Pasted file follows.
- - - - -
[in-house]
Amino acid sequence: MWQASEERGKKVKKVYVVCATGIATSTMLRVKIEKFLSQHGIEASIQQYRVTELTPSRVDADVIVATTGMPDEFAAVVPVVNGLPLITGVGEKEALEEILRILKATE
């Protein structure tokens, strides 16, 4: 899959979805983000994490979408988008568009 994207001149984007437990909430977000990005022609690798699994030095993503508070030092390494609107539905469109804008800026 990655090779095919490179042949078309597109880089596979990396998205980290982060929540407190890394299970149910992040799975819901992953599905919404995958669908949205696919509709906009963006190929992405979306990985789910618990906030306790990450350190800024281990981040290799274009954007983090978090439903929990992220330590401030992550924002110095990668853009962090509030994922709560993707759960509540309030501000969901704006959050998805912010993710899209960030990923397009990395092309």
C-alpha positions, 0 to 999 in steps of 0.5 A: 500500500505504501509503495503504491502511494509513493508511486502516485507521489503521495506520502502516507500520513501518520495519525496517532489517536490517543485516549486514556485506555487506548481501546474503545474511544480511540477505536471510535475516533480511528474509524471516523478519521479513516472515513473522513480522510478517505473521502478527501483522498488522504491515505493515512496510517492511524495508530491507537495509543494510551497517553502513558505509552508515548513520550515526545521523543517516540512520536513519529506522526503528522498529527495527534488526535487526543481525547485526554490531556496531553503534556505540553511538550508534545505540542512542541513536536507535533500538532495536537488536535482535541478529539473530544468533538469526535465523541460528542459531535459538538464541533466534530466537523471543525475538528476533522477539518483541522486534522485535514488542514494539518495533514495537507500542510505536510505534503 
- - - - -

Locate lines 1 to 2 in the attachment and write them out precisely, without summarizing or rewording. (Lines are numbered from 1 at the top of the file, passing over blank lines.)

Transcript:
[in-house]
Amino acid sequence: MWQASEERGKKVKKVYVVCATGIATSTMLRVKIEKFLSQHGIEASIQQYRVTELTPSRVDADVIVATTGMPDEFAAVVPVVNGLPLITGVGEKEALEEILRILKATE